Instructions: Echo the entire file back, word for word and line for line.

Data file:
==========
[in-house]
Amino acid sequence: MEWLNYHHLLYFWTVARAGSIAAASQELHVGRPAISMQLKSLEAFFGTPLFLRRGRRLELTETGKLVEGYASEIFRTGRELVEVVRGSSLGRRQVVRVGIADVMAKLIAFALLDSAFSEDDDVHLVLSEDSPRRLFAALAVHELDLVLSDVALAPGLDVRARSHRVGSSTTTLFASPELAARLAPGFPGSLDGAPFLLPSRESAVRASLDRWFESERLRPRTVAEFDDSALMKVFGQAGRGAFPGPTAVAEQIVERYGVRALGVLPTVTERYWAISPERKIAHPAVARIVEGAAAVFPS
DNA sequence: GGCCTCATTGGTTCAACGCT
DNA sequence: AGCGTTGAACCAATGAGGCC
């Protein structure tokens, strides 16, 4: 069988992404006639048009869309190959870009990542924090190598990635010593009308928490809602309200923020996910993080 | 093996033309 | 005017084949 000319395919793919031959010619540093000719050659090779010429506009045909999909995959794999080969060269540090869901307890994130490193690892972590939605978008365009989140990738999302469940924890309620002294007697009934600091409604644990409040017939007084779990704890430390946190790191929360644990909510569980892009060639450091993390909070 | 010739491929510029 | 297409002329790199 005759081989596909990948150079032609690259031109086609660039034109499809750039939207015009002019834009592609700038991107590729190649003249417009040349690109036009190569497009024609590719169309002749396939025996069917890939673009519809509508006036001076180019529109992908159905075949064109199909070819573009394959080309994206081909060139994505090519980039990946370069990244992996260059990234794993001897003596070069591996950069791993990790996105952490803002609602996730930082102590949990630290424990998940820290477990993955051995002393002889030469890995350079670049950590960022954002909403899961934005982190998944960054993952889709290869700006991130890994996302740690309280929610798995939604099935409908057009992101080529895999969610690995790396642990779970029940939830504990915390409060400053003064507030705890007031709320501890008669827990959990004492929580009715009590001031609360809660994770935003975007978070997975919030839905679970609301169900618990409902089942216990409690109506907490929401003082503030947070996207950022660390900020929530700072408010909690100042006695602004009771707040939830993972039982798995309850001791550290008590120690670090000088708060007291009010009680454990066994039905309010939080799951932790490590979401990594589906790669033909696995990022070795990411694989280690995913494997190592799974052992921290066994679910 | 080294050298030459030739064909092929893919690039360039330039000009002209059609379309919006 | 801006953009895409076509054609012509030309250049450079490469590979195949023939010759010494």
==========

[in-house]
Amino acid sequence: MEWLNYHHLLYFWTVARAGSIAAASQELHVGRPAISMQLKSLEAFFGTPLFLRRGRRLELTETGKLVEGYASEIFRTGRELVEVVRGSSLGRRQVVRVGIADVMAKLIAFALLDSAFSEDDDVHLVLSEDSPRRLFAALAVHELDLVLSDVALAPGLDVRARSHRVGSSTTTLFASPELAARLAPGFPGSLDGAPFLLPSRESAVRASLDRWFESERLRPRTVAEFDDSALMKVFGQAGRGAFPGPTAVAEQIVERYGVRALGVLPTVTERYWAISPERKIAHPAVARIVEGAAAVFPS
DNA sequence: GGCCTCATTGGTTCAACGCT
DNA sequence: AGCGTTGAACCAATGAGGCC
């Protein structure tokens, strides 16, 4: 069988992404006639048009869309190959870009990542924090190598990635010593009308928490809602309200923020996910993080 | 093996033309 | 005017084949 000319395919793919031959010619540093000719050659090779010429506009045909999909995959794999080969060269540090869901307890994130490193690892972590939605978008365009989140990738999302469940924890309620002294007697009934600091409604644990409040017939007084779990704890430390946190790191929360644990909510569980892009060639450091993390909070 | 010739491929510029 | 297409002329790199 005759081989596909990948150079032609690259031109086609660039034109499809750039939207015009002019834009592609700038991107590729190649003249417009040349690109036009190569497009024609590719169309002749396939025996069917890939673009519809509508006036001076180019529109992908159905075949064109199909070819573009394959080309994206081909060139994505090519980039990946370069990244992996260059990234794993001897003596070069591996950069791993990790996105952490803002609602996730930082102590949990630290424990998940820290477990993955051995002393002889030469890995350079670049950590960022954002909403899961934005982190998944960054993952889709290869700006991130890994996302740690309280929610798995939604099935409908057009992101080529895999969610690995790396642990779970029940939830504990915390409060400053003064507030705890007031709320501890008669827990959990004492929580009715009590001031609360809660994770935003975007978070997975919030839905679970609301169900618990409902089942216990409690109506907490929401003082503030947070996207950022660390900020929530700072408010909690100042006695602004009771707040939830993972039982798995309850001791550290008590120690670090000088708060007291009010009680454990066994039905309010939080799951932790490590979401990594589906790669033909696995990022070795990411694989280690995913494997190592799974052992921290066994679910 | 080294050298030459030739064909092929893919690039360039330039000009002209059609379309919006 | 801006953009895409076509054609012509030309250049450079490469590979195949023939010759010494």